In the above, a number of concrete trends have been identified as being crucial issues to address at the moment. In accordance, the following should be prioritized to achieve WSIS outcomes and progress towards the information society:
Bridging the large number of, often sharpening digital divides that continue to persist, including the gender divide and the growing qualitative access gap between developing and developed countries;
Countering, or curtailing, the growing dominance of a small number of corporations on the Internet, and the negative effects this dominance brings with it, such as widespread corporate surveillance without meaningful user consent;
Ending the violations of human rights, as well as the undermining of existing protections of human rights, by states and corporate actors alike, facilitated by the Internet and technology more broadly;
Making Internet governance processes genuinely multistakeholder by ensuring the adequate representation of the voices and interests of people from the Global South, and of marginalized people in the developed world in such processes, both at the national and international levels;
Both at the national and global levels, this will require a substantive recalibration, and sometimes development, of policy in accordance with principles that safeguard the free and open nature of the Internet, such as net neutrality, and with international human rights frameworks. Without a translation into substantive policy of such principles and frameworks at both national and international levels, a people-centred, development-oriented inclusive information society can not become a reality.
In order to bridge all digital divides, focusing only on narrow Internet governance issues will, moreover, not be sufficient, as such divides often reflect inequalities that have been long- entrenched offline. On this topic, a broader approach is, thus, essential.
It deserves to be pointed out that approaches that imagine that ICTs can be mobilized in the service of the realization of the SDGs in any straightforward manner are, therefore, deeply faulty. In so far as the SDGs seek to address some of the long-standing inequalities that pervade this world, their achievement may do as much to support the implementation of the WSIS Outcomes as ICTs will do to support the SDGs. Indeed, as much as technology can support the realization of the SDGs, for the empowering potential of ICTs to fully come into play, the SDGs need to already have been realized. The two processes should, thus, be conceptualized as working in tandem: they are implicated in each other, rather than in a hierarchical relationship.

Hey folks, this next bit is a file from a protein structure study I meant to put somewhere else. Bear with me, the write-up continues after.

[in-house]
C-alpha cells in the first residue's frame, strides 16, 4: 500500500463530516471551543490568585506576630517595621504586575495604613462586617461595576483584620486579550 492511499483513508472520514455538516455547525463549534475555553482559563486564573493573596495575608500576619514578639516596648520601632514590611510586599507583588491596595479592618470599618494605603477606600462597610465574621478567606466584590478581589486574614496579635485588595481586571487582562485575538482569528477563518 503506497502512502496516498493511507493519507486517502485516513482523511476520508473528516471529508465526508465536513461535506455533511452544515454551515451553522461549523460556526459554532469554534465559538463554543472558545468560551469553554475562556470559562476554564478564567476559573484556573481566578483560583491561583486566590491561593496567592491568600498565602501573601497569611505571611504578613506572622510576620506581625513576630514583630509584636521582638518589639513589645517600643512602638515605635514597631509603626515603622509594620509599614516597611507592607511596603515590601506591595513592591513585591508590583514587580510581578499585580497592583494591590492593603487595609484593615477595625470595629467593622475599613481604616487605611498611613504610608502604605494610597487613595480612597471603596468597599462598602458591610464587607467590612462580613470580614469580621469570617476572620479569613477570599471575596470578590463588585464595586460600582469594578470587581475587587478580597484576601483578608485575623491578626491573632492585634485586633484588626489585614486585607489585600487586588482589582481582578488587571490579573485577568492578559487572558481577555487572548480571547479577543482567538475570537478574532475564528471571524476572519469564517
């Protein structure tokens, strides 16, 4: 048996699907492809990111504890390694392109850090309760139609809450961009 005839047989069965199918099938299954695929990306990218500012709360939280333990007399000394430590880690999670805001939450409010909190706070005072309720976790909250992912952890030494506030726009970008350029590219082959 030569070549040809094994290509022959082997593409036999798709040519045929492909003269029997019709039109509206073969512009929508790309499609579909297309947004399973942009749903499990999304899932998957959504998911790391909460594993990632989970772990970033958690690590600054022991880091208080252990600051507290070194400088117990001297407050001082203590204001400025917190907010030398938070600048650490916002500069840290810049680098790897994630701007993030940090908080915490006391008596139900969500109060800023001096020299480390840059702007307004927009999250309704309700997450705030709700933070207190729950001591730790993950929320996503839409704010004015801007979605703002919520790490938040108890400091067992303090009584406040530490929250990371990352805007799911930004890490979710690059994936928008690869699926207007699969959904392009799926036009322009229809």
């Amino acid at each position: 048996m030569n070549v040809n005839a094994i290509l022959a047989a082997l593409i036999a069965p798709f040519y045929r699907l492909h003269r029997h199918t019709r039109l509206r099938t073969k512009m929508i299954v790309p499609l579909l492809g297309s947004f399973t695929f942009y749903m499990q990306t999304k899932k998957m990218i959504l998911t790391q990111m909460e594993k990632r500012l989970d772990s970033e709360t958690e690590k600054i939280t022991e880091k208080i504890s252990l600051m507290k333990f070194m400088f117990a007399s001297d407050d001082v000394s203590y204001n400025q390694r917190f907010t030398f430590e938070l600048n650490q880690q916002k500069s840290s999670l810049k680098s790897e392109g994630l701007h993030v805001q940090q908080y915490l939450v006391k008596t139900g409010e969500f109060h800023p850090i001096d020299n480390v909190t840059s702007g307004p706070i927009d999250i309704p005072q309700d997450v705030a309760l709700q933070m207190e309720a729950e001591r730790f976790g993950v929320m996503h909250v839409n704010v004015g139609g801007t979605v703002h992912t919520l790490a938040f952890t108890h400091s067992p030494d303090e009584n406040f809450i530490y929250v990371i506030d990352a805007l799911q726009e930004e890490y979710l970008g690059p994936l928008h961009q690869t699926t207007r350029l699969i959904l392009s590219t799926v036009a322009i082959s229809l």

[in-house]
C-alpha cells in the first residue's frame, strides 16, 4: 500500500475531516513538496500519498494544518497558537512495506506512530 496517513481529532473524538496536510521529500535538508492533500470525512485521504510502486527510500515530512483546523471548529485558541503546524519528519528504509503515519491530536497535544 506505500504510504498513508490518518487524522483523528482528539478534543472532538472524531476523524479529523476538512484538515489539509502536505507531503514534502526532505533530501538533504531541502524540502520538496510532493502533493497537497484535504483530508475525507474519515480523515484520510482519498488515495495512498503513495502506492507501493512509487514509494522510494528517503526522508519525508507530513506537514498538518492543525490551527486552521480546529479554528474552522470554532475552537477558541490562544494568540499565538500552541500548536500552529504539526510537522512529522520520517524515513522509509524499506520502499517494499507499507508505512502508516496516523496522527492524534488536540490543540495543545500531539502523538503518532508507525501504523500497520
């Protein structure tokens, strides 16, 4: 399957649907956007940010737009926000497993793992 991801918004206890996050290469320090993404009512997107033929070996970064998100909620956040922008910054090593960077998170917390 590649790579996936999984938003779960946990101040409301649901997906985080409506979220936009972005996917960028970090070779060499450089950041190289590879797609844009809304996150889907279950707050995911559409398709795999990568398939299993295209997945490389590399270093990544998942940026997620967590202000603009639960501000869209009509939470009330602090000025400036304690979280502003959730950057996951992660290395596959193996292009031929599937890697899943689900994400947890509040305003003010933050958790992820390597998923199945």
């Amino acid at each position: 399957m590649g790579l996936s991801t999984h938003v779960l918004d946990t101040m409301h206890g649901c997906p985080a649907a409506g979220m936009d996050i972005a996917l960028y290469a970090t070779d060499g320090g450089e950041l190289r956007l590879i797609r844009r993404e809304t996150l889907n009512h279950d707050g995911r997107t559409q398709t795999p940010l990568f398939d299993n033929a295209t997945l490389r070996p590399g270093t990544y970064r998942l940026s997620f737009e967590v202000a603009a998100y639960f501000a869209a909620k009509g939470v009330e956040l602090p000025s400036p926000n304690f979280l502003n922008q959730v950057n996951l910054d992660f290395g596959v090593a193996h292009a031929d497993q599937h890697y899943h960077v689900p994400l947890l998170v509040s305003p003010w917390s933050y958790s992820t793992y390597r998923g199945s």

Finally, as argued earlier, bridging all digital divides requires strong and concrete commitments to effective financing mechanisms for both substantive and process-related measures that can help bridge them. Such financing mechanisms are equally needed to ensure adequate representation of the voices and interests of historically disadvantaged people, especially people from the Global South. While financing mechanisms can include public-private partnerships, they can not be limited to these. To eradicate inequalities fundamentally, strong government involvement is essential. An exploration of such mechanisms and concrete commitments should start at the earliest.
4. What are general expectations from the WSIS + 10 High Level Meeting of the United Nations General Assembly?
The WSIS+10 High Level Meeting of the United Nations General Assembly should reaffirm the WSIS vision of a people-centred, development-oriented inclusive information society. It should
firmly reinstate the focus on development that the WSIS once had, including by framing the discussions around the reform of Internet governance from this perspective. What reforms of Internet governance, at national and global levels, are required for such governance to fully support the realization of the WSIS vision?
strongly confirm substantive support for principles that safeguard the free and open nature of the Internet, such as net neutrality, and for international human rights frameworks.
fully endorse multistakeholder approaches to Internet governance at both national and international levels, including by strengthening the Internet Governance Forum following its renewal, which the meeting should confirm as well.
In addition, the High Level Meeting should outline an action plan, or roadmap, consisting of concrete steps, to ensure that multistakeholder processes are put into place to address each of the challenges that are hampering the realization of the WSIS vision as outlined under question no. 3, in an encompassing and comprehensive manner at the appropriate level and in the appropriate institution. Due to the limited nature of this year’s Review, the current process will likely not be able to comprehensively address all the priority challenges identified. For this reason, the Review should focus on identifying the appropriate way forward to ensure that each of these challenges will get adequately addressed in the foreseeable future. This exercise should include the identification of concrete timelines and appropriate mechanisms. The latter would include the incorporation of UN Women as one of the lead UN agencies in the WSIS processes; UN Women should become the focal organization for addressing all aspects of the gender digital divide.
Finally, it is expected that the WSIS+10 High Level Meeting will be conducted in an open and inclusive manner, with meaningful participation possible for all stakeholder groups, and will fully take into account the views of all stakeholders, both in its outcomes and throughout the preparatory process.
5. What shape should the outcome document take?
The outcome document should be a political declaration that addresses all elements mentioned under question no. 4. Concrete proposals, as suggested under question 4, should be developed in the declaration in relation to all priorities outlined under question no. 3.